Letter | Published:

Esterase Changes during the Activation of Pupal Brains of the Saturniid Moth, Hyalophora cecropia

Nature volume 212, pages 432433 (22 October 1966) | Download Citation

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Abstract

THE traditional method of determining whether an endocrine gland in an insect is active or inactive is to see whether it produces a hormonal effect when it is transplanted into a suitable test insect. An alternative is to inject the insect with some labelled compound in order to detect differences between the metabolism of the active and inactive glands1. The work described in the present communication uses a third method: comparing zymograms of active and inactive endocrine glands. The endocrine organ used was the brain of the cecropia silkworm. Insect brains secrete an agent called “brain hormone” which activates the prothoracic glands and causes the insect to moult. In the cecropia silkworm the brain ceases to secrete this prothoracotrophic hormone immediately after pupation, and the pupa enters diapause. The brain can be re-activated by exposing the pupa to temperatures between 5° C and 10° C for two or more months. Within a few days after they are returned to room temperature the brains of such previously chilled pupae start to secrete brain hormone; the prothoracic glands become activated; and diapause is terminated by the initiation of adult development2. This communication describes esterase differences between the zymograms of inactive and active brains.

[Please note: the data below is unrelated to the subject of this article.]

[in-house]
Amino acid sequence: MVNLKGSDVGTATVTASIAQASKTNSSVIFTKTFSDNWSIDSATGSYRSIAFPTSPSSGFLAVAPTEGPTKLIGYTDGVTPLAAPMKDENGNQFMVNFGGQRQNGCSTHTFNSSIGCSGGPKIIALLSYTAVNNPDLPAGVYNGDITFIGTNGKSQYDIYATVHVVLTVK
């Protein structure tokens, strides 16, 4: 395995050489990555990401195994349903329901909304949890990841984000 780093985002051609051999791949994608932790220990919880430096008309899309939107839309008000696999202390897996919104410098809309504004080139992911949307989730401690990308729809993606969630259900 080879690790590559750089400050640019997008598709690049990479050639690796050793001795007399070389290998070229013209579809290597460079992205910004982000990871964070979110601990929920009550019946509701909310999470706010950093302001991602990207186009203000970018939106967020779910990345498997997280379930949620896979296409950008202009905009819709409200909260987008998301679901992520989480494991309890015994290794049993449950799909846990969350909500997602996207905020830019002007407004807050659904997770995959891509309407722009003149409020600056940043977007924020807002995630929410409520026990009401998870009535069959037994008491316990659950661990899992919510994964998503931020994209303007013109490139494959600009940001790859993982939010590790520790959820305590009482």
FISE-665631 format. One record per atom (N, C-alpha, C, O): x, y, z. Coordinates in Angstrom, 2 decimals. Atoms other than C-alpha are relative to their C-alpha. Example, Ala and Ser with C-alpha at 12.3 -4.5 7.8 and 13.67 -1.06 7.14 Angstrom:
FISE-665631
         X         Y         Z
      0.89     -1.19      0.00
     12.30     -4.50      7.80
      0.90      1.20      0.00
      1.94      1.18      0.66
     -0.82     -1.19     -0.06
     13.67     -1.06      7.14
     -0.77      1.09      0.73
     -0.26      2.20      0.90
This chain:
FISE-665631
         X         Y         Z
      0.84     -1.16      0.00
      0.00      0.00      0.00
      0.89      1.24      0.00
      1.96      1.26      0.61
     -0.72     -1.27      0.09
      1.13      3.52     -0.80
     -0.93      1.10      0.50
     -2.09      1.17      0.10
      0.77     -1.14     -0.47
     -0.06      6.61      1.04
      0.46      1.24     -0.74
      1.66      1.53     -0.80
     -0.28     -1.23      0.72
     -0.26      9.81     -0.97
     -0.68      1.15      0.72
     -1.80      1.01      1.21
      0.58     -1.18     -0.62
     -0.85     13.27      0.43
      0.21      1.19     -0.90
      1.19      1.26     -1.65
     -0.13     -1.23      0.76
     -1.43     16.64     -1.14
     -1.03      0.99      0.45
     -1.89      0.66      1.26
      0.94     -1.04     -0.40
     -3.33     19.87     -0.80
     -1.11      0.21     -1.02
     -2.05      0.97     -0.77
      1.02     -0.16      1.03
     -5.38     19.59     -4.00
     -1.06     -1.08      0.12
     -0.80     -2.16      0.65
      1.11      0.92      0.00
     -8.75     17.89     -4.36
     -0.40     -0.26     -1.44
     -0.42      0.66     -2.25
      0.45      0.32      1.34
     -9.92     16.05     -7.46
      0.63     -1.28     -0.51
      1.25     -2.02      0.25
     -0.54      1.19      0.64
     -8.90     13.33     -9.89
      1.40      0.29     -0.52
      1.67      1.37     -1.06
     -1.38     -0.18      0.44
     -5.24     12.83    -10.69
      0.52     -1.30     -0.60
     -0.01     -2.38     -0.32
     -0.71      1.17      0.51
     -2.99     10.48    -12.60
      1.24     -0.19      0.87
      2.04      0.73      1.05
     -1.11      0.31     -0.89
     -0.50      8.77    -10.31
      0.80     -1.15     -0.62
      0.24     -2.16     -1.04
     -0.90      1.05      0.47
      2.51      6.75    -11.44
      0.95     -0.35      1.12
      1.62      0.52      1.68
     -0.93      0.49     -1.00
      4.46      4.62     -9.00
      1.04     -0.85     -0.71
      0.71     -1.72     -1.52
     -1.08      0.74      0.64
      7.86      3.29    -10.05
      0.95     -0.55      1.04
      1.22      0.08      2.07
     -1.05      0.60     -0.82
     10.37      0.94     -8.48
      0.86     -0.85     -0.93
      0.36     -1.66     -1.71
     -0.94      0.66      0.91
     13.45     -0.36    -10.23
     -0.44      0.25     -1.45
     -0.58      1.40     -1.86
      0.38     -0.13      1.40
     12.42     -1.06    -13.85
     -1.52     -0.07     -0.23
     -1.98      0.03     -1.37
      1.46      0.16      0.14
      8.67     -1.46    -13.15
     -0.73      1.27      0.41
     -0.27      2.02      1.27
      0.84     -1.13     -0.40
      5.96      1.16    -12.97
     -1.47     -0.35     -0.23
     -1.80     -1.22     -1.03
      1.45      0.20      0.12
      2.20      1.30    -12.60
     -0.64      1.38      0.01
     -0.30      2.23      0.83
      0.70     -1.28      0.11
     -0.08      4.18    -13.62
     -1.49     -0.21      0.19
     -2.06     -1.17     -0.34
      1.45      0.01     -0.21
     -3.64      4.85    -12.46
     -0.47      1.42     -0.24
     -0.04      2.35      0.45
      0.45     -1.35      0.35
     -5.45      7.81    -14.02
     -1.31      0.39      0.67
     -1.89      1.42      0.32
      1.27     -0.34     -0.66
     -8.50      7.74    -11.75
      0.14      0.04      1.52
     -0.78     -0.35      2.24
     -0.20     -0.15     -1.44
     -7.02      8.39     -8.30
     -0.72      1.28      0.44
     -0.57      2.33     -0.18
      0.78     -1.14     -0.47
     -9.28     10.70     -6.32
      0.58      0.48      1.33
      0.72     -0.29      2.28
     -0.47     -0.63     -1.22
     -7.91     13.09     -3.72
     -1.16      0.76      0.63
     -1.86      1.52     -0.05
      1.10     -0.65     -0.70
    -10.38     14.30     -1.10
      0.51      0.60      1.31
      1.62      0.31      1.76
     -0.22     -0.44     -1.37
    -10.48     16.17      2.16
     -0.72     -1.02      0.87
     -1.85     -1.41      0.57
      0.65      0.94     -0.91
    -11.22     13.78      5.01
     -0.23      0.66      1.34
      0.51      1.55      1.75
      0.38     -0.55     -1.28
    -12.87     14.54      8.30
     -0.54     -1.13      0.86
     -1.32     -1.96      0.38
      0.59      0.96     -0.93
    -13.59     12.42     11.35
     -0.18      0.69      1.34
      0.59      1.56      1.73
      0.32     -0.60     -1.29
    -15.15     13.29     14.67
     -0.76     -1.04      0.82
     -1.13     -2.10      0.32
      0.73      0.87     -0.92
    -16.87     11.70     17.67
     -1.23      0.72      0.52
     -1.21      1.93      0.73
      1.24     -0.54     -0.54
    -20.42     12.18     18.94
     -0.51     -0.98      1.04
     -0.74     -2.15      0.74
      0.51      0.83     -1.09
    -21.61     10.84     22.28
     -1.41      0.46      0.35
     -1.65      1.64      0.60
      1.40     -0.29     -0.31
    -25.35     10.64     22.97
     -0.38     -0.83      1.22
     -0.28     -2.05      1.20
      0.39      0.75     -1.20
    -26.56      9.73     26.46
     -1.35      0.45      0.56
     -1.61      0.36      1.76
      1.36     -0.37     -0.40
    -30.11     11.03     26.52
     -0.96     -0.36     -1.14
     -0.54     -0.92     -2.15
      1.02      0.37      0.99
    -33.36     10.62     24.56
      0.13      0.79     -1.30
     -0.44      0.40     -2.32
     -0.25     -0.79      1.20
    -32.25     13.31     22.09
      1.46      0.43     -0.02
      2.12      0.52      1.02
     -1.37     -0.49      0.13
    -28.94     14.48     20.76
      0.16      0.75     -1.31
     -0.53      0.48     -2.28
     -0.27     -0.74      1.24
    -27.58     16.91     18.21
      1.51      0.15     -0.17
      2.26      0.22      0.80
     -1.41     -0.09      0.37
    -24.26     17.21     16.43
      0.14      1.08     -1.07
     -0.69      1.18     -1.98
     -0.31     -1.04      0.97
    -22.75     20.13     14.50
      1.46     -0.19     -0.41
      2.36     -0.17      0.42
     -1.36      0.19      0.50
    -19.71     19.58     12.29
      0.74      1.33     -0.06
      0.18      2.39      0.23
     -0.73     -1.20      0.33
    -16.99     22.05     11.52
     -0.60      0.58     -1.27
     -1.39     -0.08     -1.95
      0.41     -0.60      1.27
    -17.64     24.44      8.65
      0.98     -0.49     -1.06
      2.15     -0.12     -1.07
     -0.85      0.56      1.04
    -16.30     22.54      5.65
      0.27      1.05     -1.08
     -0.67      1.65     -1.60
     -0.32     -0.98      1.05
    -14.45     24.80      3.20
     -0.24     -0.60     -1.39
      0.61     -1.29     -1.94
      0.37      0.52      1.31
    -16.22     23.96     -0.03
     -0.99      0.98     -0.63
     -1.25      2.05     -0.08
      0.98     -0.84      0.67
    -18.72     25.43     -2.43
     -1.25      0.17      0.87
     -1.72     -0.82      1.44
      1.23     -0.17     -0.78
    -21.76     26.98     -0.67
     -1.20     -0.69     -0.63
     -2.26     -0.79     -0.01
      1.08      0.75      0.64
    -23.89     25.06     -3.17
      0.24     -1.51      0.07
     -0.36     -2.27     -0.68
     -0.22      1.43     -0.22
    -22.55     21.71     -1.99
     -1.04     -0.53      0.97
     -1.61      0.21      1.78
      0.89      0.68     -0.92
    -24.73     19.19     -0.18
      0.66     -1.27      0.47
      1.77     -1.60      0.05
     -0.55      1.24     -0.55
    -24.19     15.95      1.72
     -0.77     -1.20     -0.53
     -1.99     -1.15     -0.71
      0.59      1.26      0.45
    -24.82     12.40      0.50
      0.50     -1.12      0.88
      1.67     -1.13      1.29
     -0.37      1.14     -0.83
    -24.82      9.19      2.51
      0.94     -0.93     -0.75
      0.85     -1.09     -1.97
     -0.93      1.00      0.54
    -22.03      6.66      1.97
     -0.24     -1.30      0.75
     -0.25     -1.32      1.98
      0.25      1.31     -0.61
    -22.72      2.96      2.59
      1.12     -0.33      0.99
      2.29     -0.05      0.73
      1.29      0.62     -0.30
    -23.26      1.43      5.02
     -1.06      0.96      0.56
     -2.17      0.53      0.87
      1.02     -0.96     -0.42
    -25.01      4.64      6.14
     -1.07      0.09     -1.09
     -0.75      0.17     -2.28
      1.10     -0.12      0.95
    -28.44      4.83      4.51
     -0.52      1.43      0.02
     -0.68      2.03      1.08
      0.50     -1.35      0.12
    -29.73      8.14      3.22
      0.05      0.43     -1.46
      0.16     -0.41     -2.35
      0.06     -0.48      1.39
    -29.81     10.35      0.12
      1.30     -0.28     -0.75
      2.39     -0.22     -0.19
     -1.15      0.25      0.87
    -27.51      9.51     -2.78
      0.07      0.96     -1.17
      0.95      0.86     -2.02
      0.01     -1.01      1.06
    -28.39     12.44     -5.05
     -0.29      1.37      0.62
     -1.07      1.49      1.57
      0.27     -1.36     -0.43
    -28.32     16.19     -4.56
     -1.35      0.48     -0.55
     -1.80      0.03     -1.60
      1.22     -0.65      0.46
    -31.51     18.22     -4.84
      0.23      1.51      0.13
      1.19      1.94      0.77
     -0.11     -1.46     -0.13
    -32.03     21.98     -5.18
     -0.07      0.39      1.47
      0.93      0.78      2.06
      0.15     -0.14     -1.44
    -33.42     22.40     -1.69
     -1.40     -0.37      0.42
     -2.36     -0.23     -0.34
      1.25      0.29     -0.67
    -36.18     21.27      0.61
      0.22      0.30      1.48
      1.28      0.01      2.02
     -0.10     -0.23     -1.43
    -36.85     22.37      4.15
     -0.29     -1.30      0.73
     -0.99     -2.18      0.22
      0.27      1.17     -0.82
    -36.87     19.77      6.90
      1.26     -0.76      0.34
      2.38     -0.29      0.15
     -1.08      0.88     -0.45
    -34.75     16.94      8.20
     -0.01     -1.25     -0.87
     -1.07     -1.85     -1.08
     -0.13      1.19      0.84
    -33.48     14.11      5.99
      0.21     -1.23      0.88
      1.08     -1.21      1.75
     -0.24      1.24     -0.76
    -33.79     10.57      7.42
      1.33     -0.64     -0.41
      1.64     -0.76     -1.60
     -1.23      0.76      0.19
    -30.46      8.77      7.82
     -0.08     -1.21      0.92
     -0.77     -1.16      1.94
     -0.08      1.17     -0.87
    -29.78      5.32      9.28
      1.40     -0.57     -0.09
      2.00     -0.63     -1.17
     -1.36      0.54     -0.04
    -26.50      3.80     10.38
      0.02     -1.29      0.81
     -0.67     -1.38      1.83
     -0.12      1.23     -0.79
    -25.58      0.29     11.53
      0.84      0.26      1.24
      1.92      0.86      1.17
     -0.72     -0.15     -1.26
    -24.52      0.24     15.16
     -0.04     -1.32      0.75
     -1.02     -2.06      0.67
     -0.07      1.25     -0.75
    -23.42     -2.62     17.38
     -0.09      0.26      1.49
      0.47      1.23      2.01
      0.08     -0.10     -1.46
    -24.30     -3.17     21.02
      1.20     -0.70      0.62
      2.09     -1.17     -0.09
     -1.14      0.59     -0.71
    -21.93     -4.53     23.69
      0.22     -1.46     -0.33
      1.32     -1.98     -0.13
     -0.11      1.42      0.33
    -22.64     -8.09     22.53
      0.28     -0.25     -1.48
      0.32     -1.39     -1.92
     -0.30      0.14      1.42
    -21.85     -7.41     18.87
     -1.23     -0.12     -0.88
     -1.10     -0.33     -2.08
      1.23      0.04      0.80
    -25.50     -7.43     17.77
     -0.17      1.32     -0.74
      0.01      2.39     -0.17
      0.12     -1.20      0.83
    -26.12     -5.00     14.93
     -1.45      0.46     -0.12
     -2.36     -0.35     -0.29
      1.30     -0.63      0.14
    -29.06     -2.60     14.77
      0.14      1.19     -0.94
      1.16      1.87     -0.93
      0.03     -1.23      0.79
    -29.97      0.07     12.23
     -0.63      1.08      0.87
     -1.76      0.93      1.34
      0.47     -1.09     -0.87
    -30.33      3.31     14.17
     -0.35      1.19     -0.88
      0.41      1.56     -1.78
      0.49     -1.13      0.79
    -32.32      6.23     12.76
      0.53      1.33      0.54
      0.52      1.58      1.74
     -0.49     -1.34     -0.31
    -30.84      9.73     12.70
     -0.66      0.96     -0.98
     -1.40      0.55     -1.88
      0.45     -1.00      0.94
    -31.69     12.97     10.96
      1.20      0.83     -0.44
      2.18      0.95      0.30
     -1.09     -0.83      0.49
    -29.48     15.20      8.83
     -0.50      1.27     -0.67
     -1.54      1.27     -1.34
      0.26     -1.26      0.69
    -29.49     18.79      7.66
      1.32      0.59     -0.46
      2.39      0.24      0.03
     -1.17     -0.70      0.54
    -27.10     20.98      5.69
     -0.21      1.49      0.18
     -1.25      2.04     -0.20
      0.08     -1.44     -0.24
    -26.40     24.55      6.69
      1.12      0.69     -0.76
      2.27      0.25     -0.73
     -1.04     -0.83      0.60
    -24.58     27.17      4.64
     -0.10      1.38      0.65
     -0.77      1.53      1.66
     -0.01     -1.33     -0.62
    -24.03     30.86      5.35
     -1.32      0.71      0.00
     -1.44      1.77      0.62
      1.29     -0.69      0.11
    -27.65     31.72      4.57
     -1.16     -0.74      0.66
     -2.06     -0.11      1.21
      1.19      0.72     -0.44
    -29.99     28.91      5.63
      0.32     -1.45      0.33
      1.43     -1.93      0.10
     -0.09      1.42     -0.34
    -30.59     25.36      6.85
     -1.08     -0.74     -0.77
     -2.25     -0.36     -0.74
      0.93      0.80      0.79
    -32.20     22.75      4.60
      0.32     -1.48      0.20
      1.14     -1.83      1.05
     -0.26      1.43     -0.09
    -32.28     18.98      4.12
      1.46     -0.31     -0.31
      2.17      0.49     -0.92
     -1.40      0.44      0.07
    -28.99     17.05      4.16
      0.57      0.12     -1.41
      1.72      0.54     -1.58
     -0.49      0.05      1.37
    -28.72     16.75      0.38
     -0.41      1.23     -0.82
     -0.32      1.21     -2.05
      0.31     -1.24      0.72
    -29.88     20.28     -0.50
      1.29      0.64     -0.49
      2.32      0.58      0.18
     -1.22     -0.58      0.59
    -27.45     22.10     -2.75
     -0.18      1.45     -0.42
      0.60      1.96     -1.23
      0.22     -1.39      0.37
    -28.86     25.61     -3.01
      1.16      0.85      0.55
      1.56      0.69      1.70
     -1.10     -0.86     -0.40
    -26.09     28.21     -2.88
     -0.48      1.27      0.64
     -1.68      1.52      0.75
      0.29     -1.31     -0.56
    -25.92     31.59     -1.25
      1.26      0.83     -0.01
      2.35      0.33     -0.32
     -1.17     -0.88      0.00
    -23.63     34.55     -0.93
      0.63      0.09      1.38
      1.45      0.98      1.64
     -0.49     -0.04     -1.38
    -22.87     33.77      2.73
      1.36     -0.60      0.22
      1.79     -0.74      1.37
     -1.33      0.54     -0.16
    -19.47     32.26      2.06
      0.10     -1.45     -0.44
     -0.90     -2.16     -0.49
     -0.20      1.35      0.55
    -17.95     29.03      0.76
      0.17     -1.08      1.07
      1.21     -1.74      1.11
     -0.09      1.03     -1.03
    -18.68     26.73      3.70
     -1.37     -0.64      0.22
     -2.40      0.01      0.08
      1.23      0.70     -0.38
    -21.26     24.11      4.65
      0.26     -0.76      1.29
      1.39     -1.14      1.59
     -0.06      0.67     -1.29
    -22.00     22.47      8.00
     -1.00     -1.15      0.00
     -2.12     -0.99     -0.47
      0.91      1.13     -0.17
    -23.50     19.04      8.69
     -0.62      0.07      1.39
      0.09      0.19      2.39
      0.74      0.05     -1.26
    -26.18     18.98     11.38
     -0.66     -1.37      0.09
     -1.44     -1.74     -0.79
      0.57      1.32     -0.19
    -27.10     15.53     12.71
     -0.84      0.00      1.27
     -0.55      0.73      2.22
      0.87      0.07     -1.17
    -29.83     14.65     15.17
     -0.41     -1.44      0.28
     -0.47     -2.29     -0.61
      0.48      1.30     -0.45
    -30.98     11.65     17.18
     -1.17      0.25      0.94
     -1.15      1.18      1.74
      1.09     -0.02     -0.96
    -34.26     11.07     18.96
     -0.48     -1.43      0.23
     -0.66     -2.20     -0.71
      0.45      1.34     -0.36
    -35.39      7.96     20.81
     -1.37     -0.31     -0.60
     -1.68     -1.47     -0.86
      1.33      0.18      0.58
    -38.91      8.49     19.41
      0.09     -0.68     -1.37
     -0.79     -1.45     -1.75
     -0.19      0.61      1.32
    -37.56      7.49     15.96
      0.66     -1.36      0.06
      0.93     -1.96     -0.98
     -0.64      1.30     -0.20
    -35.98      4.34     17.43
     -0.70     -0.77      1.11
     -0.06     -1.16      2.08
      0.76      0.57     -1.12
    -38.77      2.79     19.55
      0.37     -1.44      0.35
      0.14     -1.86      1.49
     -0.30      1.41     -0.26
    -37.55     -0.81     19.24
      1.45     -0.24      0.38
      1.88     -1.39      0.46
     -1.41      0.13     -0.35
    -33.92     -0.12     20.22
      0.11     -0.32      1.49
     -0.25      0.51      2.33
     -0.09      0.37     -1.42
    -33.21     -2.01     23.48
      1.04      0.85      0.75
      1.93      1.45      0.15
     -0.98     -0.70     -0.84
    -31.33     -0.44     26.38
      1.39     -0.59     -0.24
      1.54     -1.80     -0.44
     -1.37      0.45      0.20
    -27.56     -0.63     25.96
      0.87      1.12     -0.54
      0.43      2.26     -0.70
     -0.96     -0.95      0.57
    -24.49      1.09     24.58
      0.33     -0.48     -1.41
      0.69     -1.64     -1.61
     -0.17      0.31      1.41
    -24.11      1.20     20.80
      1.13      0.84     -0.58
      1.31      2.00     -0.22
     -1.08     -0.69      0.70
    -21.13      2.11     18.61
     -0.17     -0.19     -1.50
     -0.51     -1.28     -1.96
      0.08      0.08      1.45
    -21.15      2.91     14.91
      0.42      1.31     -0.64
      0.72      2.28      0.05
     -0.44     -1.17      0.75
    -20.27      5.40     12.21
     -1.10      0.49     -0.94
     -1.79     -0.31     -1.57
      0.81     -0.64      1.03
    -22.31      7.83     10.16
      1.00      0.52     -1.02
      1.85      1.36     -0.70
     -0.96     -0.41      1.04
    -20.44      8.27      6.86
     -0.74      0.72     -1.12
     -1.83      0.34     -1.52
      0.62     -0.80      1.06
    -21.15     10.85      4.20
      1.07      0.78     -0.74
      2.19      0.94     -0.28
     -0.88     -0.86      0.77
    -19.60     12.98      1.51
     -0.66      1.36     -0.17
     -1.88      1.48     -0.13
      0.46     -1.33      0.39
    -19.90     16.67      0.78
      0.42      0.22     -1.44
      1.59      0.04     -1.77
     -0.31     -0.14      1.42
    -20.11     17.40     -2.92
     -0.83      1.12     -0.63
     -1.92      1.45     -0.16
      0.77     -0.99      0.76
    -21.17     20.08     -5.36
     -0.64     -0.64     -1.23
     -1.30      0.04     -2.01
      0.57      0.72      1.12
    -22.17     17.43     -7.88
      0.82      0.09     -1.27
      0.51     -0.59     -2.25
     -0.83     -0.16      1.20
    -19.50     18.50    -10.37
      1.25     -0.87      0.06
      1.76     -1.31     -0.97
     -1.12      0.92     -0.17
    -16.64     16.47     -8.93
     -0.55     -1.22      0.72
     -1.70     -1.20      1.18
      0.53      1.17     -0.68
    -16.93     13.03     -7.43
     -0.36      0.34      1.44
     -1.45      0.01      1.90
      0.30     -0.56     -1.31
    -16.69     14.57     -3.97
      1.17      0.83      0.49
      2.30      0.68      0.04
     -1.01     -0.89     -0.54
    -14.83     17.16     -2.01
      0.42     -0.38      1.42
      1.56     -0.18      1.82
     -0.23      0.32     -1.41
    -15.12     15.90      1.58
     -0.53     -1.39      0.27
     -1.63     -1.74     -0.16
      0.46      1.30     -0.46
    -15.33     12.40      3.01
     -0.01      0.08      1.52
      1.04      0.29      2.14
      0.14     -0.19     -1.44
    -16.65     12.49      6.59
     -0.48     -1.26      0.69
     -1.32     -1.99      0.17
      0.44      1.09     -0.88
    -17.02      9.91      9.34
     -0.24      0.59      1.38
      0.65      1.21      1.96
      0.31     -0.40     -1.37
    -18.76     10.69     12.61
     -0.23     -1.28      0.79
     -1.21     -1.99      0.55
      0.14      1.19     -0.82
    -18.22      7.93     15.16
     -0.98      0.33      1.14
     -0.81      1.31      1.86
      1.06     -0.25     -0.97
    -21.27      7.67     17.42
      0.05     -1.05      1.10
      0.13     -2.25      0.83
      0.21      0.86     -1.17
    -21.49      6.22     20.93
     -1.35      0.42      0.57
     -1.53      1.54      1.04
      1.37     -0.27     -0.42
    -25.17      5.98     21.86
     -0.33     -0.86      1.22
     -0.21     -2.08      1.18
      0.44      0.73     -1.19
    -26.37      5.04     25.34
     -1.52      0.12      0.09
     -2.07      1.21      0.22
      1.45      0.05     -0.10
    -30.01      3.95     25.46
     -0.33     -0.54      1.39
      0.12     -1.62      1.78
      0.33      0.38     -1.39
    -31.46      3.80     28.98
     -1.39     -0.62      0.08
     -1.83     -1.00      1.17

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Affiliations

  1. Department of Biology and Developmental Biology Center, Western Reserve University, Cleveland, Ohio.

    • H. OBERLANDER
    •  & H. A. SCHNEIDERMAN

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DOI

https://doi.org/10.1038/212432a0

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